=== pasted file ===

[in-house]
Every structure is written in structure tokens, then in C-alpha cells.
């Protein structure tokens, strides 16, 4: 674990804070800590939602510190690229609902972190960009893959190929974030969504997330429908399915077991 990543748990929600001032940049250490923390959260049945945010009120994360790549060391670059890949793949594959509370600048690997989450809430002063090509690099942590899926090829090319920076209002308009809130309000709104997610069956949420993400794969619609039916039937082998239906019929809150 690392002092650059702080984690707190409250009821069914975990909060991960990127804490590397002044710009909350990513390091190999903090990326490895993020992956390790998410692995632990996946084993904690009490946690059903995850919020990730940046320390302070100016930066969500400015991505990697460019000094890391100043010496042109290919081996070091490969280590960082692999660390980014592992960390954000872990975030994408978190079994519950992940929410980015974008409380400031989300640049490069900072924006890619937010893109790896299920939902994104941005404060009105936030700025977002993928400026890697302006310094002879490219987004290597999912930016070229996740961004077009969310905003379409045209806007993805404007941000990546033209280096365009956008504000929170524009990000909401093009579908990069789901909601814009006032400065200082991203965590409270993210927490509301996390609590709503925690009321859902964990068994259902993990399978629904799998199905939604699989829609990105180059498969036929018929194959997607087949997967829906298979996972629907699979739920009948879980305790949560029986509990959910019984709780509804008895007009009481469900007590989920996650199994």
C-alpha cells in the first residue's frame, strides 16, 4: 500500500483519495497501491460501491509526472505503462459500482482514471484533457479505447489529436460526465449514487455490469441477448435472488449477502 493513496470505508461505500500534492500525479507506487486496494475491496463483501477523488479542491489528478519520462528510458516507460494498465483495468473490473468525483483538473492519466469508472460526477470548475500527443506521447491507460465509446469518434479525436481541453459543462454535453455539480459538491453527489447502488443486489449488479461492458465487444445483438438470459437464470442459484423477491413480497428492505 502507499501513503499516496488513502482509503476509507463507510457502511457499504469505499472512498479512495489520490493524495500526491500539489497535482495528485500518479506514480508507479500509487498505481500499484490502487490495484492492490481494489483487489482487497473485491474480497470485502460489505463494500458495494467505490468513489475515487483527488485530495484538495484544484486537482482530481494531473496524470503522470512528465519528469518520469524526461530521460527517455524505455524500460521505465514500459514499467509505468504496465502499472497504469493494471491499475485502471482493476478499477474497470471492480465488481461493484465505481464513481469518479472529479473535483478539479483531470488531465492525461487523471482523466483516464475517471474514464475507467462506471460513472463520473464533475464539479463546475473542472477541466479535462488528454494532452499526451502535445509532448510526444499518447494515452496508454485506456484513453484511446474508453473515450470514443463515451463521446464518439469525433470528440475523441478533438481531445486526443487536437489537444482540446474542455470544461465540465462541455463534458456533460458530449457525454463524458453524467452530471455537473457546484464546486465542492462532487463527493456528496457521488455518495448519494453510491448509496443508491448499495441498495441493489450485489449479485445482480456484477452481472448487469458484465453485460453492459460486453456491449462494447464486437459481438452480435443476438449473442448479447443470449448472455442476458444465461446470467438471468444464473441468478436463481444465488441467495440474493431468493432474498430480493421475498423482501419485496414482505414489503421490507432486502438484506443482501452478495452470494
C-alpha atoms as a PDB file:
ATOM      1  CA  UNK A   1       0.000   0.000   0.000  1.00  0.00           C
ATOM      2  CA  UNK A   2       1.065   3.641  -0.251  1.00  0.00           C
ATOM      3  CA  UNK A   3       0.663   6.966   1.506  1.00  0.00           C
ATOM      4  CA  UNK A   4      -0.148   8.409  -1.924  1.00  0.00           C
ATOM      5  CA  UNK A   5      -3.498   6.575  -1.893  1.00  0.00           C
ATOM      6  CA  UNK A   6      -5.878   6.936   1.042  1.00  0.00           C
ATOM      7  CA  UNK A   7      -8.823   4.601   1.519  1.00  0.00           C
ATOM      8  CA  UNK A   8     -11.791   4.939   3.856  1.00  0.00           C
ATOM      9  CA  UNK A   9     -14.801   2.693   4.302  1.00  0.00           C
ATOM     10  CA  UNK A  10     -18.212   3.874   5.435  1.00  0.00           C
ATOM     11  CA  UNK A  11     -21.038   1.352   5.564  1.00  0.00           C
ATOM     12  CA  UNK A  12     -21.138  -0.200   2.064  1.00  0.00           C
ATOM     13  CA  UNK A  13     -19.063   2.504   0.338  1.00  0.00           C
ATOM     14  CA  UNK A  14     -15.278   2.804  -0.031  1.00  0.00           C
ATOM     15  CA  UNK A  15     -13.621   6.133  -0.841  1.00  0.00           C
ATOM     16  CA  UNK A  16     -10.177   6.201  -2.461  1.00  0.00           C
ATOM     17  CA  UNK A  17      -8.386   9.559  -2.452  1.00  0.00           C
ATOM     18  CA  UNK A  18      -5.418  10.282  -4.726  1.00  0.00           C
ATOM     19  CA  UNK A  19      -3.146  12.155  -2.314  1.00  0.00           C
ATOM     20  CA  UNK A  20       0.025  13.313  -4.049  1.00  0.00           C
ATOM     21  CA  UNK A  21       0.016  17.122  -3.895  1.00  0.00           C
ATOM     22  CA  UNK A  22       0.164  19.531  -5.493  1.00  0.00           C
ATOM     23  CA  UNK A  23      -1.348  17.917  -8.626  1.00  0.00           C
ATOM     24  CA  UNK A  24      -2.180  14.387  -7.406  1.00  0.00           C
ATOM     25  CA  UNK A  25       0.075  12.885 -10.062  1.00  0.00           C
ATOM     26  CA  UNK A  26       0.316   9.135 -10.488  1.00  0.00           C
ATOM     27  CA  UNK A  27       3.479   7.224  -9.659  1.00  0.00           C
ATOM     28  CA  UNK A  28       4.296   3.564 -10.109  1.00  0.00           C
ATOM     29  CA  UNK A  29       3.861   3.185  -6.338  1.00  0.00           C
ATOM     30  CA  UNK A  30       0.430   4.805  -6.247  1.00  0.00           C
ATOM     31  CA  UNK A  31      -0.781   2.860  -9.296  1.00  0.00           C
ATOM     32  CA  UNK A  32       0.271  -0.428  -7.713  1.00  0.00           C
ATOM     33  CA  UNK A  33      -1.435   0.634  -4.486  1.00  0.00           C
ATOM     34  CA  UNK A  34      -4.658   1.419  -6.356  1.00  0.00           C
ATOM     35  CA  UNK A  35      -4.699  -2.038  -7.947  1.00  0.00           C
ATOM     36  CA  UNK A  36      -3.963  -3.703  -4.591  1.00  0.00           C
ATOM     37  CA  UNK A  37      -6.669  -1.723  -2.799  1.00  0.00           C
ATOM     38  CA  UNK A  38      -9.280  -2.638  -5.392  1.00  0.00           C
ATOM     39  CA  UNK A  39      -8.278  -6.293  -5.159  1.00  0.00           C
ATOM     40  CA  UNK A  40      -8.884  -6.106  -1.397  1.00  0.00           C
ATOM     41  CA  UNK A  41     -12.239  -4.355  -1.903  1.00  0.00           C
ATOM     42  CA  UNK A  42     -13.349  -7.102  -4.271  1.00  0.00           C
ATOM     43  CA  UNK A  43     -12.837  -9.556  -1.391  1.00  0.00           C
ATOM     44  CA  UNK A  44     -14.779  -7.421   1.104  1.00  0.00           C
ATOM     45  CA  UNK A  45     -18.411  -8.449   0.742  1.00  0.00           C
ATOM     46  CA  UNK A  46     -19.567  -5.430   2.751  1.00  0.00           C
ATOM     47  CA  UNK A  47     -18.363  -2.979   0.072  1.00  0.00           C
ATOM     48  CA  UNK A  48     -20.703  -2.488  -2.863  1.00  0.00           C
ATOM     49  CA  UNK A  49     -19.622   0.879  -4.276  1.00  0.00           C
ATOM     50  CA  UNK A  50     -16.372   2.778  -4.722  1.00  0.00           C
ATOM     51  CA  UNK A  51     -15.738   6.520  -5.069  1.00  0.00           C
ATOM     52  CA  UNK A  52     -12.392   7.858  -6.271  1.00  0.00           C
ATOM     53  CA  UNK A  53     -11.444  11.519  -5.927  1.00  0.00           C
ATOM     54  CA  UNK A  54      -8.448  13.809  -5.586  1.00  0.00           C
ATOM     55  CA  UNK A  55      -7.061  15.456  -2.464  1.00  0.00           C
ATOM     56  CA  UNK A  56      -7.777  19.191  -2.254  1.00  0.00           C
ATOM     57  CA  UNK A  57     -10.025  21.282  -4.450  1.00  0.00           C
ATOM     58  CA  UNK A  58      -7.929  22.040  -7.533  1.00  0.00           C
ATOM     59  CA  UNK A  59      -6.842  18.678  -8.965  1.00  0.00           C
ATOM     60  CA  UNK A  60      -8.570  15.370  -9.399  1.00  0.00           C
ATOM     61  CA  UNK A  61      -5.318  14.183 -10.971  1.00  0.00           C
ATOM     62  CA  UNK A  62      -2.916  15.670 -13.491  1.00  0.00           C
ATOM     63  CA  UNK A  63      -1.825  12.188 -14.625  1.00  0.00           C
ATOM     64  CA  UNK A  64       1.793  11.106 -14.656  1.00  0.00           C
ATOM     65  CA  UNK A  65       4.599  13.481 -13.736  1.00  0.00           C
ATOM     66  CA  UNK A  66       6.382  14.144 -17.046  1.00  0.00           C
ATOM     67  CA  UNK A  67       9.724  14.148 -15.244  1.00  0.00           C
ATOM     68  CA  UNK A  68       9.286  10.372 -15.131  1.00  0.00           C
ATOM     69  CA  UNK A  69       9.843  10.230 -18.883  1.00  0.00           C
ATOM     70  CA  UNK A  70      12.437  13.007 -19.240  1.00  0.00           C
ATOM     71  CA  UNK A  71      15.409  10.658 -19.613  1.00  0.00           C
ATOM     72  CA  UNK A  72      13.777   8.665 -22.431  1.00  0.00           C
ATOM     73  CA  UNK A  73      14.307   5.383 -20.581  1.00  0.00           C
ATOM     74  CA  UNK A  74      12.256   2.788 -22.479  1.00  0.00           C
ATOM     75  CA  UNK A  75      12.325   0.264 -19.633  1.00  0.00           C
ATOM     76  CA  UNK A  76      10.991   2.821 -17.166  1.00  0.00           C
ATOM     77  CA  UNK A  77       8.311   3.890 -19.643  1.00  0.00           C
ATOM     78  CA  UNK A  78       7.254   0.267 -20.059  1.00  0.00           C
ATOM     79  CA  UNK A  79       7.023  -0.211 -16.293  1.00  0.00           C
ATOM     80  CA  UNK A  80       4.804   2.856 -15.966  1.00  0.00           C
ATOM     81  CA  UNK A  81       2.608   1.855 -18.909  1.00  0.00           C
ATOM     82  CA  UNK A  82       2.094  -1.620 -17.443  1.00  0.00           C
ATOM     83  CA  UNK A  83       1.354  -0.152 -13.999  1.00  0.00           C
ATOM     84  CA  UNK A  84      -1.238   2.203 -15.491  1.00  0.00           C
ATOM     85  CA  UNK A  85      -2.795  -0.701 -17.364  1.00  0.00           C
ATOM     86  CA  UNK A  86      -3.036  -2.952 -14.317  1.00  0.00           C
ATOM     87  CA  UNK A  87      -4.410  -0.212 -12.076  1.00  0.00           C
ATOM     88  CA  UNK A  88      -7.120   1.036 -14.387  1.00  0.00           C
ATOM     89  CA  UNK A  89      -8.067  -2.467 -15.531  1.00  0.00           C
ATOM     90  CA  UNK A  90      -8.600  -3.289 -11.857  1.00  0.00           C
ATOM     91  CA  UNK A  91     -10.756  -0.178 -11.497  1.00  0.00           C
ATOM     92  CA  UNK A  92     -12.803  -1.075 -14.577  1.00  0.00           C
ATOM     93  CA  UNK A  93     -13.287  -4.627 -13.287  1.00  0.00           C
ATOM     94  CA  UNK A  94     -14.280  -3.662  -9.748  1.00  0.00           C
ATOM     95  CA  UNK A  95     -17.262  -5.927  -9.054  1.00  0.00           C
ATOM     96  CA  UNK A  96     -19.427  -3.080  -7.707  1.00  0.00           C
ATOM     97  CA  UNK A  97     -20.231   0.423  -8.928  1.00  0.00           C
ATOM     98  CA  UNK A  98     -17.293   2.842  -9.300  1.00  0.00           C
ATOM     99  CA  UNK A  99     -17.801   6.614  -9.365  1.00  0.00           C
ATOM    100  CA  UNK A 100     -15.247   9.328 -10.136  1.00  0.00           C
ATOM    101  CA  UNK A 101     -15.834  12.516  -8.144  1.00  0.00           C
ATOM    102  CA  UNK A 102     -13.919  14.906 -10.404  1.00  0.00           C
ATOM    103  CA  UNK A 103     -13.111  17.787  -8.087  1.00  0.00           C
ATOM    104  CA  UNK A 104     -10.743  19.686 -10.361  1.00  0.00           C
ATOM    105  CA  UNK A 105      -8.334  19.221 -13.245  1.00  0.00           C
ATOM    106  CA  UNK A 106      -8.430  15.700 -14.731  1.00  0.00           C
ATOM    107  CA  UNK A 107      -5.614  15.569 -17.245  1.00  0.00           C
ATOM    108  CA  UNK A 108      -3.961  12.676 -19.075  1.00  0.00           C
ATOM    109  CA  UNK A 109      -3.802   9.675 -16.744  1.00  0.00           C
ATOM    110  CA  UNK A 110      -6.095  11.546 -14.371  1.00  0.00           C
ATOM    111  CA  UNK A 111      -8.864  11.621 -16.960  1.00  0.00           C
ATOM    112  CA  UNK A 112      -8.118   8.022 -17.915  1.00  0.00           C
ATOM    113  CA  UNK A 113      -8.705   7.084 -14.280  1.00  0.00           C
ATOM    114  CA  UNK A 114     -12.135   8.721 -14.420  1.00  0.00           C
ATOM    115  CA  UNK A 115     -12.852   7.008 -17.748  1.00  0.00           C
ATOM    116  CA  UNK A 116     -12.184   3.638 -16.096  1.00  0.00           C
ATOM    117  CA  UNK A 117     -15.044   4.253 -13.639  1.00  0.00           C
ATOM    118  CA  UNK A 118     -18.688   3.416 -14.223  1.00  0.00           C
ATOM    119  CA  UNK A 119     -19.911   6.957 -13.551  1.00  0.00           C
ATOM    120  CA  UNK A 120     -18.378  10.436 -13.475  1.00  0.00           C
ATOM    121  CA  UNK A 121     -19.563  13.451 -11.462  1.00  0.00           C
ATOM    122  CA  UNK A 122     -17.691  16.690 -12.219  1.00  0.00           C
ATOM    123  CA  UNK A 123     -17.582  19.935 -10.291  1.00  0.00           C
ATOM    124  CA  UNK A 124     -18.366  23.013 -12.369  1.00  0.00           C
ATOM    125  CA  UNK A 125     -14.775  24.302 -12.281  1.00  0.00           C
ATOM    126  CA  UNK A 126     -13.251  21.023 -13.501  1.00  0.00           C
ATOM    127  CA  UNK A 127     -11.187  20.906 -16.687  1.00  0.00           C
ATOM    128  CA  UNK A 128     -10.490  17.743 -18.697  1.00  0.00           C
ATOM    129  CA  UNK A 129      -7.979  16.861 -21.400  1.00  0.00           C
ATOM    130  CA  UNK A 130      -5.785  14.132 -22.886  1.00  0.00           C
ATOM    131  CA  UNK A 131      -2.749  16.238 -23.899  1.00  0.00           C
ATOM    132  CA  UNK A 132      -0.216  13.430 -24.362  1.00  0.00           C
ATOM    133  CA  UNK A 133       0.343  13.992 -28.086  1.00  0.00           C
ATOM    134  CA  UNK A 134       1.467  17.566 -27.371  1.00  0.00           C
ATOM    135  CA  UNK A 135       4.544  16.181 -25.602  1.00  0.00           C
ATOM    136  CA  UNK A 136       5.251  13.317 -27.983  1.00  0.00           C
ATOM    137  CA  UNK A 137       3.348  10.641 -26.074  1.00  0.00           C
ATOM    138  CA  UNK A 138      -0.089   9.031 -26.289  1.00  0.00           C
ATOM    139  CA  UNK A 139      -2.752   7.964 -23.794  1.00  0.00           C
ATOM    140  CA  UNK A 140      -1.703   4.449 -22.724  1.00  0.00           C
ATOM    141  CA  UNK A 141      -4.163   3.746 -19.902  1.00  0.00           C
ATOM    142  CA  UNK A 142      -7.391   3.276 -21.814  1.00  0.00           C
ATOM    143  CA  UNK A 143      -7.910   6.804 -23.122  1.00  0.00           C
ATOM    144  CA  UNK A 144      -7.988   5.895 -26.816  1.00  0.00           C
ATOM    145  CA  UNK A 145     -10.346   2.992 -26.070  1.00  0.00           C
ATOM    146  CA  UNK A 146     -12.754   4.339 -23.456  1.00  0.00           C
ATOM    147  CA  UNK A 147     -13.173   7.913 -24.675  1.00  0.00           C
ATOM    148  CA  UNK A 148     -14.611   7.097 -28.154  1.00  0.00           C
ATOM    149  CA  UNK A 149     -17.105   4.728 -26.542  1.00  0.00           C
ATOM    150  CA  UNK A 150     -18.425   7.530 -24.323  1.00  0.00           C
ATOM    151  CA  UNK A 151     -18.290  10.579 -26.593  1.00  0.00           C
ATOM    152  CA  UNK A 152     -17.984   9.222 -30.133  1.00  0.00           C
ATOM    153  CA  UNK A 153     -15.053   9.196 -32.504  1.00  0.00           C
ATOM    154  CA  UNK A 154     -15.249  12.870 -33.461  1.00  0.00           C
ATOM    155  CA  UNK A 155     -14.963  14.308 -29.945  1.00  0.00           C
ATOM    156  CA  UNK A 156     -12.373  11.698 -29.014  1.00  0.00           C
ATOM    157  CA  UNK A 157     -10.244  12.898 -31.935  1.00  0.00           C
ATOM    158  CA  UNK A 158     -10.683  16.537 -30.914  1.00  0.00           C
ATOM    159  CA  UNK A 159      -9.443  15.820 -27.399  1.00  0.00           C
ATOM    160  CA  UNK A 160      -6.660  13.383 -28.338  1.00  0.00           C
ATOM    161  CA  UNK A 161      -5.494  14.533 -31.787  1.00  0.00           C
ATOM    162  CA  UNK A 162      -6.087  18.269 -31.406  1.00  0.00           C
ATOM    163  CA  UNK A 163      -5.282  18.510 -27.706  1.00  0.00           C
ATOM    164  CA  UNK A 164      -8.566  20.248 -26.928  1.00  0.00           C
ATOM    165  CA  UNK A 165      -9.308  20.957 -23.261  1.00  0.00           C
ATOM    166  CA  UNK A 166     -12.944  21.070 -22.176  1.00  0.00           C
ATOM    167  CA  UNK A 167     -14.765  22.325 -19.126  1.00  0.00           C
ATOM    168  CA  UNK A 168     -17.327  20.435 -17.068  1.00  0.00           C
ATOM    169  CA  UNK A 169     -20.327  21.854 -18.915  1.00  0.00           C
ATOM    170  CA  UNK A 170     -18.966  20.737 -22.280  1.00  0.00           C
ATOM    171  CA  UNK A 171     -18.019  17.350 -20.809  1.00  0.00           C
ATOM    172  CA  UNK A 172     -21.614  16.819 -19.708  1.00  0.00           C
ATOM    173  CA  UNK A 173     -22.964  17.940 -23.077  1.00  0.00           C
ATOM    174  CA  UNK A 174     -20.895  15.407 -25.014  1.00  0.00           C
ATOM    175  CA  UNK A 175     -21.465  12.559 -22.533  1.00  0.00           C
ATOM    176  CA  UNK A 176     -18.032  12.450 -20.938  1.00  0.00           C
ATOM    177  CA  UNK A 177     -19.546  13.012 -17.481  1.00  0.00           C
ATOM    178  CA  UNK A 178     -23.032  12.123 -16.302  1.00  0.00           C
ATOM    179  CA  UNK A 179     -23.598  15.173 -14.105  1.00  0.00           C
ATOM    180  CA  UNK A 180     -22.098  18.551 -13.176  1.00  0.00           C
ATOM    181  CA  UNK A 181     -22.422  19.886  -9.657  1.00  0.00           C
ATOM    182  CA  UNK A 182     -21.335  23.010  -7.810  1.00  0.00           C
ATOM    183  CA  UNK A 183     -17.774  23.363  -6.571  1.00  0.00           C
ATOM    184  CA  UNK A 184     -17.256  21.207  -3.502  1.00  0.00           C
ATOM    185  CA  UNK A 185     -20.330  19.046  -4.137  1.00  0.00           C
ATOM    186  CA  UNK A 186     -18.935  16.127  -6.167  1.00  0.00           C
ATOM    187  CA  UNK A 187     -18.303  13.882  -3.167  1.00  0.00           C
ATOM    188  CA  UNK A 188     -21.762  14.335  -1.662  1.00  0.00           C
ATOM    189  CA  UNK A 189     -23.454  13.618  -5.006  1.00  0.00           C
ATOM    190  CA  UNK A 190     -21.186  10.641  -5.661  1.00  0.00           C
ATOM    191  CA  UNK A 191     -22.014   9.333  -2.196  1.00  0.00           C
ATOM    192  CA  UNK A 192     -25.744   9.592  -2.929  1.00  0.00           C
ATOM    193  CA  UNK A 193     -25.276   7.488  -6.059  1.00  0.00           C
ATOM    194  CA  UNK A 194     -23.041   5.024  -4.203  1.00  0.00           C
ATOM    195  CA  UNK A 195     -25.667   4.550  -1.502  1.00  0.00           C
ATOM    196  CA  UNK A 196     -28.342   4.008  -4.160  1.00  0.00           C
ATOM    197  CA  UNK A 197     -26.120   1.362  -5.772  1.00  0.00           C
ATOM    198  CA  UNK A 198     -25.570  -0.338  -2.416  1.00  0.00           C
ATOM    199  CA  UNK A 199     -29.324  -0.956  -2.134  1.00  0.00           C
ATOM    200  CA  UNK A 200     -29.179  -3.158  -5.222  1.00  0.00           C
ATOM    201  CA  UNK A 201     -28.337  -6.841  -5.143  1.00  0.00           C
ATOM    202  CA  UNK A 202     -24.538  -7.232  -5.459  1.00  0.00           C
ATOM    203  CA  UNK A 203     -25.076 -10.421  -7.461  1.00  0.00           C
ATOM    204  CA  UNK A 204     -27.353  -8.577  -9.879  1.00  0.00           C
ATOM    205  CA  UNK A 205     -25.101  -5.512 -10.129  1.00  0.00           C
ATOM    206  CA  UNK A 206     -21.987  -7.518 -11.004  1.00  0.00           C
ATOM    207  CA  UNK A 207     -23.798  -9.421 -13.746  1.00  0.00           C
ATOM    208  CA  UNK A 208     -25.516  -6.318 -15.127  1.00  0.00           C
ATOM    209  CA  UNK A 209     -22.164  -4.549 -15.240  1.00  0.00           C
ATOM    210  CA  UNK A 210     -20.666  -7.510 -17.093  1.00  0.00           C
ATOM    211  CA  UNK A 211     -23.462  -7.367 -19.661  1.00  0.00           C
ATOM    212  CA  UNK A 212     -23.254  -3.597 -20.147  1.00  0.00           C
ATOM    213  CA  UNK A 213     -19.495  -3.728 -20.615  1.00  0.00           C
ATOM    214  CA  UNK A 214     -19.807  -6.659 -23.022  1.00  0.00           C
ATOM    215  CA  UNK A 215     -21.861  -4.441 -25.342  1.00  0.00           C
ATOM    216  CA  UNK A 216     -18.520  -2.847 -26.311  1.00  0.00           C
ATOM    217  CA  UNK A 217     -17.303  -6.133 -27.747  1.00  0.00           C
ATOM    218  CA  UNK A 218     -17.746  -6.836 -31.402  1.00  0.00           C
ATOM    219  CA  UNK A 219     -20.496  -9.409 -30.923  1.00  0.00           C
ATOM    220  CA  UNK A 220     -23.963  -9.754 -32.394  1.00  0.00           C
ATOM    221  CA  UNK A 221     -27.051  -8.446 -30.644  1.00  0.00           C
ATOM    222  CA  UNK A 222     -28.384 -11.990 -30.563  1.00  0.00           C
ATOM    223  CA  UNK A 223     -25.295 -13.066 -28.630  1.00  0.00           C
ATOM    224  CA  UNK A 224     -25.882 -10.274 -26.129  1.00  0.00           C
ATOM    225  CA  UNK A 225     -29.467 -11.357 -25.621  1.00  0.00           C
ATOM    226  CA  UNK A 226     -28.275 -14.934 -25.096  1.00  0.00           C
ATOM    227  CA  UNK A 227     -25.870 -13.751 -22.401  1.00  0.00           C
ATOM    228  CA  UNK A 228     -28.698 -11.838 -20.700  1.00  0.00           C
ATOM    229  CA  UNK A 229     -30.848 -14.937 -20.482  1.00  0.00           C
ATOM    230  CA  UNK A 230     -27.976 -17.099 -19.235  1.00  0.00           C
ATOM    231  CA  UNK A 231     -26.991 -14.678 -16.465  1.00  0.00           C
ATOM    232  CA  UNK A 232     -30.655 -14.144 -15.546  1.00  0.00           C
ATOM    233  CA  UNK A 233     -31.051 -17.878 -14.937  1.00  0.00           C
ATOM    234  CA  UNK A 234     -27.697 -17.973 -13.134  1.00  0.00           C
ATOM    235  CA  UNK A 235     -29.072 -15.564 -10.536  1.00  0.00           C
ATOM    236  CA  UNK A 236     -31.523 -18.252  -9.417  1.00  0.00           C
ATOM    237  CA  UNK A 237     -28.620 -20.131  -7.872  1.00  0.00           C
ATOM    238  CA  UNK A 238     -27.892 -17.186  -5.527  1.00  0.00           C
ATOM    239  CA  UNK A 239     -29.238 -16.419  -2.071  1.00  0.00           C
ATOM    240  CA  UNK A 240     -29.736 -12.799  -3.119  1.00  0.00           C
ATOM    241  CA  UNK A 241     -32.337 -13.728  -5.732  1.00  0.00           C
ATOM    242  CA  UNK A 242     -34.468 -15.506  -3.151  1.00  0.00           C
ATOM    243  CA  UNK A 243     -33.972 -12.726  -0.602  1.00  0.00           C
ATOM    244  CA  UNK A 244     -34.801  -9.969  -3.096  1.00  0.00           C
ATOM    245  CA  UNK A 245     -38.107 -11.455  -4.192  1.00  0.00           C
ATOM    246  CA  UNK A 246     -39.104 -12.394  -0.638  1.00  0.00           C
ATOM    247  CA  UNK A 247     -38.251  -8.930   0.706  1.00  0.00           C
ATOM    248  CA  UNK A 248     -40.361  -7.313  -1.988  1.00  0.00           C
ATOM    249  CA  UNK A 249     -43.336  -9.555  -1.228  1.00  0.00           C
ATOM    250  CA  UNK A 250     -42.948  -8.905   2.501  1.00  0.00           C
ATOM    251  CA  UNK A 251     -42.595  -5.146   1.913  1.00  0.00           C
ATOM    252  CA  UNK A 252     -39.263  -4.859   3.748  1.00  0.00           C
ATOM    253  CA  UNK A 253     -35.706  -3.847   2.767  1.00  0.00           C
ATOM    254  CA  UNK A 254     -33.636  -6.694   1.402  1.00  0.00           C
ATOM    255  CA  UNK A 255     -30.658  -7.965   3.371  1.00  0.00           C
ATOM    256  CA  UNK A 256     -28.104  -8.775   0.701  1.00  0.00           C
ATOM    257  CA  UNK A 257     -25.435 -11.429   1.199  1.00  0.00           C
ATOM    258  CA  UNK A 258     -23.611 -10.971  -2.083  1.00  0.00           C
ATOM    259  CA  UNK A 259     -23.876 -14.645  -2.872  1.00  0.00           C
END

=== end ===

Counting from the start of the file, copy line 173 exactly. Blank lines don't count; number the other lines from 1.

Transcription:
ATOM    168  CA  UNK A 168     -17.327  20.435 -17.068  1.00  0.00           C